It is easy for a Tour de France build-up to become dominated by a singular theme: it's what unites the press room contingency before the racing starts. This year the term "two horse race" has clouded almost all of the pre-race press conferences - save for Europcar - with Bradley Wiggins (Sky) and Cadel Evans (BMC) favourably tipped as the only true contenders.
However, as both Wiggins and many of his actual rivals have been keen to stress, over the next three weeks conjecture and pre-race hype will be put to one side, with the road, the conditions, luck and bravery the true determining factors in this year's race.
At BMC's press conference on the outskirts of Liege, Jim Ochowicz underlined that while Evans and Wiggins are in form, there will be a number of other riders sensing their Tour chance. With Alberto Contador banned, Andy Schleck injured and Joaquim Rodriguez resting, the race has been deprived of the strongest three climbers in the world, therefore, while Evans and Wiggins have less proven challengers, Robert Gesink, Samuel Sanchez, Denis Menchov, Levi Leipheimer and Ryder Hesjedal will sense their own opportunities.
"I don't want to speak for Wiggins, but if I were him, I would be considering the fact that Cadel has been here and won, and that's a big challenge for Wiggins. But there are other contenders who have been there in Grand Tours as well and competed. Look at Hesjedal, he just won the Giro but not many people are talking about him, he's under the radar. The double, that can still happen. You have plenty of others as well," Ochowicz told Cyclingnews.
The Sky versus BMC battle came into view during the Dauphine when the two teams went head-to-head. Sky came out on top, demonstrating its collective strength with a measured but commanding performance on the stage to Morzine. That day BMC played its hand with a move containing Evans and several teammates. Sky, with Wiggins leading the race, held the Tour de France winner at under a minute before reeling in the Australian's move.
"I was a little bit surprised by their strength that day, but a little bit not. They've been good all year, so it wasn't a surprise that they were good in the Dauphine, it was more of a surprise that they were so many of them at the front after doing so much work but for them it was the first they had that group together, their tour group, so in that light you're not surprised to see so many talented people like Michael Rogers an Richie Porte, who have all proved themselves in the past."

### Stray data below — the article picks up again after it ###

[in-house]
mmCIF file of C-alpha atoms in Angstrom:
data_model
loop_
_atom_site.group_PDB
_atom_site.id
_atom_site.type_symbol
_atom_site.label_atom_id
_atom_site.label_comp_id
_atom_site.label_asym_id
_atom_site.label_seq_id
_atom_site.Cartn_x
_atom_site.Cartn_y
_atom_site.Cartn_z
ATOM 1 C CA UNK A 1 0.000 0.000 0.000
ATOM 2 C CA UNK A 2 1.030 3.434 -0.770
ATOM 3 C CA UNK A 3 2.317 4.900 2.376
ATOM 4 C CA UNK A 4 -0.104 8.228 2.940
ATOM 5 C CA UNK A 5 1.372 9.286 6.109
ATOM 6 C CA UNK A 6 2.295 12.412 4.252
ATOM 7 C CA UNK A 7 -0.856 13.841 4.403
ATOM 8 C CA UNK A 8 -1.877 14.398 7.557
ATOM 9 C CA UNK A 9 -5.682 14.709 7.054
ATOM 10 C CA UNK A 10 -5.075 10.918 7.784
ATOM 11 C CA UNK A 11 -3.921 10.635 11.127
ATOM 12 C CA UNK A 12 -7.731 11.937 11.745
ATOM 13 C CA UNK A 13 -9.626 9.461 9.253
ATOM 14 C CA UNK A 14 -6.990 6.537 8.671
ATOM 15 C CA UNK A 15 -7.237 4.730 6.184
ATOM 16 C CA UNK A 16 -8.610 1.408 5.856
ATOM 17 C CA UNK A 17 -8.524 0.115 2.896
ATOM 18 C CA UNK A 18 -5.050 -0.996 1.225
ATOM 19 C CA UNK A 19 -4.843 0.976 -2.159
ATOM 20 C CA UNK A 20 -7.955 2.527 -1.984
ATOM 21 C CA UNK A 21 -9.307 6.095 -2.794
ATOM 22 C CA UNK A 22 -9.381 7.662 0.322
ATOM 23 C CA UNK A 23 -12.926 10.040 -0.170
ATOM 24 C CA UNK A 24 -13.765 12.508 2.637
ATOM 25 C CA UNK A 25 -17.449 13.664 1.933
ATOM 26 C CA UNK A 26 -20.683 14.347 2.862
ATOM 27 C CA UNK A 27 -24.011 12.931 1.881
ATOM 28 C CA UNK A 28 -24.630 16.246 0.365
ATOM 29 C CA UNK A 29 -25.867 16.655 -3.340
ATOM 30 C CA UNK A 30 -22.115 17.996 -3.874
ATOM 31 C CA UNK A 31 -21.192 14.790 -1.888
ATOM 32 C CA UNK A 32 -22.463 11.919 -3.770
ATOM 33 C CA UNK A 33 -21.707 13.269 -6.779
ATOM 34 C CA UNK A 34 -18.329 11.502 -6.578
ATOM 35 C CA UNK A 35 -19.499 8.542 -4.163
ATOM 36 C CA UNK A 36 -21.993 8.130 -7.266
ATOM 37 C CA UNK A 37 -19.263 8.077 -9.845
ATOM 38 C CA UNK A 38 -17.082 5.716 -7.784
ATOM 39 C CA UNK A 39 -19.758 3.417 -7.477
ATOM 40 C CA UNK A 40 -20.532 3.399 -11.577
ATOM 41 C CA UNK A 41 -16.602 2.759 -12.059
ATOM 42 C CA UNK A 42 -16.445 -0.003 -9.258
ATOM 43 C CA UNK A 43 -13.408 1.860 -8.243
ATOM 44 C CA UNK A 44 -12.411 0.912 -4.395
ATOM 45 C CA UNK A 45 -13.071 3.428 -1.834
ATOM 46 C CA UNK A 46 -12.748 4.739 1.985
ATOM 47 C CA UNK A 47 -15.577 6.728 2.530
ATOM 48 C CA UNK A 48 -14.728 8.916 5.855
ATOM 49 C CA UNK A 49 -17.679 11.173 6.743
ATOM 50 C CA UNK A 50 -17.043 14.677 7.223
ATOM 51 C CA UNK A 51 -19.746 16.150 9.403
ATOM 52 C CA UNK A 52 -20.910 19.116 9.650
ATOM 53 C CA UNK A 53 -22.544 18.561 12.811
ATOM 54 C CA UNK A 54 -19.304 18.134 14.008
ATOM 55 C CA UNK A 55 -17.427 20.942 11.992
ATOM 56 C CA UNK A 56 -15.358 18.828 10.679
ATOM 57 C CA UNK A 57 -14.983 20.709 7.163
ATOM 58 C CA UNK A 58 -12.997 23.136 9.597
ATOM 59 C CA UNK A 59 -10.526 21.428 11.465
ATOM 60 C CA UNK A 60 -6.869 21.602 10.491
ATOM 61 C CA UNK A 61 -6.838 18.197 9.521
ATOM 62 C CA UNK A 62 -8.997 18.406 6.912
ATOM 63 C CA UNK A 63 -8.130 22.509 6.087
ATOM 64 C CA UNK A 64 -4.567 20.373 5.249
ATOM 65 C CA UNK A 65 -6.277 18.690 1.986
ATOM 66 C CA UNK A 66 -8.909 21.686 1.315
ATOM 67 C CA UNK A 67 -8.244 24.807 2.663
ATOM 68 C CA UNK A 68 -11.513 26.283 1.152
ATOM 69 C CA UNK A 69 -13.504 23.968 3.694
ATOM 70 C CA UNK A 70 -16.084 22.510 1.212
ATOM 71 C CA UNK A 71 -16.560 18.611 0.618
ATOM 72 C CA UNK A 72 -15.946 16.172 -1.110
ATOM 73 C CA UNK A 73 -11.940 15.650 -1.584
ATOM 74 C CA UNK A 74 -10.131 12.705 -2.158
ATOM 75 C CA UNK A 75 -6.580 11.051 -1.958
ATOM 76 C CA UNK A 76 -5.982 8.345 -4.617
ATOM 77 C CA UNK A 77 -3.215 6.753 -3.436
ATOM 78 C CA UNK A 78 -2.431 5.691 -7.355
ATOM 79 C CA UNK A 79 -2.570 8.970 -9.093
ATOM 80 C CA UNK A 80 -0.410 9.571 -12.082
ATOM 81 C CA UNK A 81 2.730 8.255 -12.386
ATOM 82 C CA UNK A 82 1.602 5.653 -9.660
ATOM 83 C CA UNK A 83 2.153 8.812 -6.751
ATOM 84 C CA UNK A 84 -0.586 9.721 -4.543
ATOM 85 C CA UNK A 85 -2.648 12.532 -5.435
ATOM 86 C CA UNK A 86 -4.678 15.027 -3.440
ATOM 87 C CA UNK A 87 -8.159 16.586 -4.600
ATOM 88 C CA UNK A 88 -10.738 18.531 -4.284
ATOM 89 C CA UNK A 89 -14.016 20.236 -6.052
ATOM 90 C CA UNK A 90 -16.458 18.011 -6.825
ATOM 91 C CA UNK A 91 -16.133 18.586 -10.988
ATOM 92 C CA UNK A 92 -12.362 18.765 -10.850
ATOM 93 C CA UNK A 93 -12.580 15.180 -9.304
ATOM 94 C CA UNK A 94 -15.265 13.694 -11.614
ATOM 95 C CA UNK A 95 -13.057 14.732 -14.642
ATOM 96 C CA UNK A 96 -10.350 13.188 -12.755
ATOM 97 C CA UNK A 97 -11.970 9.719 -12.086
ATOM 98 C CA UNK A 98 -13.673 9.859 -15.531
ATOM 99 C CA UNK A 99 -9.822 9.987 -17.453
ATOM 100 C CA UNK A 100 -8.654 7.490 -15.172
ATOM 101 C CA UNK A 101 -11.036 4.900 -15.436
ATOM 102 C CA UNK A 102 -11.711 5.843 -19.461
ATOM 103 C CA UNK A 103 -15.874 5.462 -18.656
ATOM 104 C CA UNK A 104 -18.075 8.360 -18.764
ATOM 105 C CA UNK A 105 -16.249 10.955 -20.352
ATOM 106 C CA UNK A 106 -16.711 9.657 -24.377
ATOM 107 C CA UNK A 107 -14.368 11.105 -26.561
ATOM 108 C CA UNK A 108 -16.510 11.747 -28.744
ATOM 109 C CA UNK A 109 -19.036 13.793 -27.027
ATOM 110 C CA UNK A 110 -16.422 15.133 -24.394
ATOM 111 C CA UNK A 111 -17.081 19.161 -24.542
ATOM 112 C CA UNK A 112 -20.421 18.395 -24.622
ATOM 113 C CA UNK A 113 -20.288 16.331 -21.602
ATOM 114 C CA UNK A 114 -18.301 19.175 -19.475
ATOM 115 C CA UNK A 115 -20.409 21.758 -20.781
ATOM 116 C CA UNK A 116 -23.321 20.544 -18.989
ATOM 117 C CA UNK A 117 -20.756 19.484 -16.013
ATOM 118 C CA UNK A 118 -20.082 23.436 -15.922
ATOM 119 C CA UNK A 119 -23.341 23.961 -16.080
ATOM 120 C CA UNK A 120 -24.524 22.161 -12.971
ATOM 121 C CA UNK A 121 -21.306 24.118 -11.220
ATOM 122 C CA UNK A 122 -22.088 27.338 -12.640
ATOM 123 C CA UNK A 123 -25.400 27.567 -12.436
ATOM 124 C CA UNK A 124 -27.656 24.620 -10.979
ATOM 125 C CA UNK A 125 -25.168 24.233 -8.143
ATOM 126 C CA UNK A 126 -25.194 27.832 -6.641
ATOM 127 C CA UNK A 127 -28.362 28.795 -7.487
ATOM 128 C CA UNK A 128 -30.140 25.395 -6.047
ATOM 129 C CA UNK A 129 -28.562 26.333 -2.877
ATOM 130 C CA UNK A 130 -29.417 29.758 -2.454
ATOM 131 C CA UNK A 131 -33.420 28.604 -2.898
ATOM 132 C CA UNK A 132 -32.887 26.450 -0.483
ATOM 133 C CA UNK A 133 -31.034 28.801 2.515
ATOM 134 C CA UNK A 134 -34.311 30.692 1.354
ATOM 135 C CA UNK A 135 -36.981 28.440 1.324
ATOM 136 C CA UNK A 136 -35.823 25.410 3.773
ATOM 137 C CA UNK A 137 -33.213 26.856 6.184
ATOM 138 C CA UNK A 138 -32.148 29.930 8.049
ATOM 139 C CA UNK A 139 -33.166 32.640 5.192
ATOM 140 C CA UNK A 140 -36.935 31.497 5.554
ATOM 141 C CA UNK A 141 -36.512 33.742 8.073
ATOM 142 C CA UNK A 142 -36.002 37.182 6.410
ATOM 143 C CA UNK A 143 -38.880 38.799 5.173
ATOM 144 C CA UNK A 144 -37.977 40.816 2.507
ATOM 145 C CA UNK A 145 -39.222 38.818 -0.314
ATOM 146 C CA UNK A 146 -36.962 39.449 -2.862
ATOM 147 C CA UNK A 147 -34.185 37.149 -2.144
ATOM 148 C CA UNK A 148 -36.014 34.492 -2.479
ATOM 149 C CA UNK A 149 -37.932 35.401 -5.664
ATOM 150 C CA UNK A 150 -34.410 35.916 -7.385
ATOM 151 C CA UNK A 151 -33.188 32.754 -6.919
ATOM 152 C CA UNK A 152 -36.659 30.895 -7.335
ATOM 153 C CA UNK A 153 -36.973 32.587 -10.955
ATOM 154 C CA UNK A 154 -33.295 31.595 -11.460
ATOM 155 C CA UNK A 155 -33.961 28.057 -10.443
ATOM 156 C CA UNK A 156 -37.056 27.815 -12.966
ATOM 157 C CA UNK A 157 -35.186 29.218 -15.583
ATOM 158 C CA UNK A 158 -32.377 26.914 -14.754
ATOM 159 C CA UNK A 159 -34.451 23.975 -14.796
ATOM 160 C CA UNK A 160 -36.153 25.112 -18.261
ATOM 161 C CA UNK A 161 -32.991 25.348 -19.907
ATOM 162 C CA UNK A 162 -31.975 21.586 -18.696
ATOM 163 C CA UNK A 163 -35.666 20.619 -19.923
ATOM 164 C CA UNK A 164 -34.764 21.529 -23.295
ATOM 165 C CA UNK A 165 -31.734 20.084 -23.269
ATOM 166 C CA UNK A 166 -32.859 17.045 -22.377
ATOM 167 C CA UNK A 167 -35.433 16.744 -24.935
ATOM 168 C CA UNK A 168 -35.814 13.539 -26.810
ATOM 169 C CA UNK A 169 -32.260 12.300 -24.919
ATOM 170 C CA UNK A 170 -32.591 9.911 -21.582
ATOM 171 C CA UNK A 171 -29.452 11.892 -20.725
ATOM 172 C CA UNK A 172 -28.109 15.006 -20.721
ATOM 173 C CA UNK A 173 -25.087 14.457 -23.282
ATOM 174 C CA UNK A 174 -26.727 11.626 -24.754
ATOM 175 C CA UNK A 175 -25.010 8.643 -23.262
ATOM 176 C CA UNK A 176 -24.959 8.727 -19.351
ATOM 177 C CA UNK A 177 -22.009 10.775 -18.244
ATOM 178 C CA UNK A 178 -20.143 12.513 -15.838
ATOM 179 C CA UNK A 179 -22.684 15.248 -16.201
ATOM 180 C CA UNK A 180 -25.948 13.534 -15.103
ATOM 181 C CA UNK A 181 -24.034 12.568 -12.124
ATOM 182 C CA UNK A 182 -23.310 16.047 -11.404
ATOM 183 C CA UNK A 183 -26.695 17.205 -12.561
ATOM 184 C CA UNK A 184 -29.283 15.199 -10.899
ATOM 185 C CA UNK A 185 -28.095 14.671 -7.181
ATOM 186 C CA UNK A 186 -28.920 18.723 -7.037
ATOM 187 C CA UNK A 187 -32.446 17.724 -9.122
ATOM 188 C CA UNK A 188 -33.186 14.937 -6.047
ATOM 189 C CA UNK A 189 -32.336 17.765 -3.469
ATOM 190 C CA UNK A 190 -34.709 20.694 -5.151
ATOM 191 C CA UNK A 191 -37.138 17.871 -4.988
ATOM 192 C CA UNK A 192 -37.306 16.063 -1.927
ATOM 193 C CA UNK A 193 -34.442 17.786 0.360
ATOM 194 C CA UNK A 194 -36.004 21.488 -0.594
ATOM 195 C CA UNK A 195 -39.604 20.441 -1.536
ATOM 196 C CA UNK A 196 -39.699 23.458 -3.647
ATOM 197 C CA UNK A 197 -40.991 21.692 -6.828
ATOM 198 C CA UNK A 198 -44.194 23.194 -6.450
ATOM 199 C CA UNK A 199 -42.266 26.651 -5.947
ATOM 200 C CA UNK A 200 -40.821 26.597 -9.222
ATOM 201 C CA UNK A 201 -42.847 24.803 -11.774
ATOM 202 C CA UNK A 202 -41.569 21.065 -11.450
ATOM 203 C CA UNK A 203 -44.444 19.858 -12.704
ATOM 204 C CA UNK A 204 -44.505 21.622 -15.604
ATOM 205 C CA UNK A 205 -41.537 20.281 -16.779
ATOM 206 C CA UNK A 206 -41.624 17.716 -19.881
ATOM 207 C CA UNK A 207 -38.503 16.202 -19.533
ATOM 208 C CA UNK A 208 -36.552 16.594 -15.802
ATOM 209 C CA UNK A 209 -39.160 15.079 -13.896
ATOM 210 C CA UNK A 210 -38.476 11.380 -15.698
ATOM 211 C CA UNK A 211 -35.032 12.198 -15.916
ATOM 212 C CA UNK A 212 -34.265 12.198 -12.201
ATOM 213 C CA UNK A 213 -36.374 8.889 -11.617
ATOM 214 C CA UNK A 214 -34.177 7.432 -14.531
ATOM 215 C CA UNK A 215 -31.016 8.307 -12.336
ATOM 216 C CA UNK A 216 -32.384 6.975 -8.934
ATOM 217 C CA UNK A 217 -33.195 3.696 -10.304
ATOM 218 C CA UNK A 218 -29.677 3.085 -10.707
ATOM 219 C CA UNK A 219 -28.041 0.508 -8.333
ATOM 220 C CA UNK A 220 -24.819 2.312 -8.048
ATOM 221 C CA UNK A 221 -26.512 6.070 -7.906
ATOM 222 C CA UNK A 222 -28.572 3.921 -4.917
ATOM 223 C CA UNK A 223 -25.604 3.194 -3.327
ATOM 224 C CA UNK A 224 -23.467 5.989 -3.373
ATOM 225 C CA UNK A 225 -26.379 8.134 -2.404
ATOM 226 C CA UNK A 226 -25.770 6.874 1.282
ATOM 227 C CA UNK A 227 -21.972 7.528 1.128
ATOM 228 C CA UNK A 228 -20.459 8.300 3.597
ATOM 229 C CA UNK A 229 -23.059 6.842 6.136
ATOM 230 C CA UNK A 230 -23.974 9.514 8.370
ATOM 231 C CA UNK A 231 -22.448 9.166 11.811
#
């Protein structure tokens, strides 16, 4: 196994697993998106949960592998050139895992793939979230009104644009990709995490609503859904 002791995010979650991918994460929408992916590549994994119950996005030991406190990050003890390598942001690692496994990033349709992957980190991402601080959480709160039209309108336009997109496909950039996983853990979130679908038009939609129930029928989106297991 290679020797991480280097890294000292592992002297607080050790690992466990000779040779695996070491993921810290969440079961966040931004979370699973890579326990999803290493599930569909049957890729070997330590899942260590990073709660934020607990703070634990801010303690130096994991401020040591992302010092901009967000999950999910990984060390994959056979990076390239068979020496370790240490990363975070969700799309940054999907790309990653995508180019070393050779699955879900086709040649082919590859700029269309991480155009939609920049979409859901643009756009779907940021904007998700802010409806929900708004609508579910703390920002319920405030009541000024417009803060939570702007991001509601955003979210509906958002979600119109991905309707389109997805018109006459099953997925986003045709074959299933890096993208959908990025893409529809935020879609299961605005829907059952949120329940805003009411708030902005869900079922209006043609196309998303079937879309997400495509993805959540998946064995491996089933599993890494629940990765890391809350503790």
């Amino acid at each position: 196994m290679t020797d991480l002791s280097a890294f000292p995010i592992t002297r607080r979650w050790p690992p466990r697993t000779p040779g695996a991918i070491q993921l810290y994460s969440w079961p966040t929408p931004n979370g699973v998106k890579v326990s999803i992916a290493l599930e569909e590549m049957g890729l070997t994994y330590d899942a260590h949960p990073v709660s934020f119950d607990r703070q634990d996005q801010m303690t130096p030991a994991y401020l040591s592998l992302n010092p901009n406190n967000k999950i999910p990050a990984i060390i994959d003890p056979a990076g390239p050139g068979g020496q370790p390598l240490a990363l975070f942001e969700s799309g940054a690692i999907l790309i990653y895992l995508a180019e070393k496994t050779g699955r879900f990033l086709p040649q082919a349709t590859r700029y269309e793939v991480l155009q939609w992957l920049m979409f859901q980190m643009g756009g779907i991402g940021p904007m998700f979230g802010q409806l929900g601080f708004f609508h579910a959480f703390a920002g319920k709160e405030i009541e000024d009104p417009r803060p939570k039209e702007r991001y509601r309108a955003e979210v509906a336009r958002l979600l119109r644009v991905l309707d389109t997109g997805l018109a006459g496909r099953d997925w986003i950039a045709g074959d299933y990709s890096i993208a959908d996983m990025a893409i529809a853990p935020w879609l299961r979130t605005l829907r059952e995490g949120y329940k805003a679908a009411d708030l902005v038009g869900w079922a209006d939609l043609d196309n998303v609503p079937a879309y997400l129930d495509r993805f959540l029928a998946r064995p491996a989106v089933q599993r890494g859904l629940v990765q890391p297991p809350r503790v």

"But I don't think you're going to see anything like that here. Our two teams were pretty strong in the Dauphine, but here you've got a lot more contenders and the quality of the teams is there. The race isn't going to be like that every day. Yes, Sky is probably on paper the best team here but we've got a good team, we'll contend and there are other good teams as well."
Despite Wiggins's win in the Dauphine, Ochowicz believes that his riders hold a key advantage in knowing how to close out a three week-race. The Tour de France is like no other competition with the pressure and conditions all considerations and Ochowicz points to Evans' Tour win as a crucial element.
"I think we've got more experience than they have. By far. And I also think we've got a good team spirit, that's motivated and healthy. I don't know if that's better or worse than what they have, but I know what we have. We've got a lot of variety in the team. I think the biggest chink in Wiggins' armour is that he's not raced a three-week race against Cadel, and he's never won the Tour."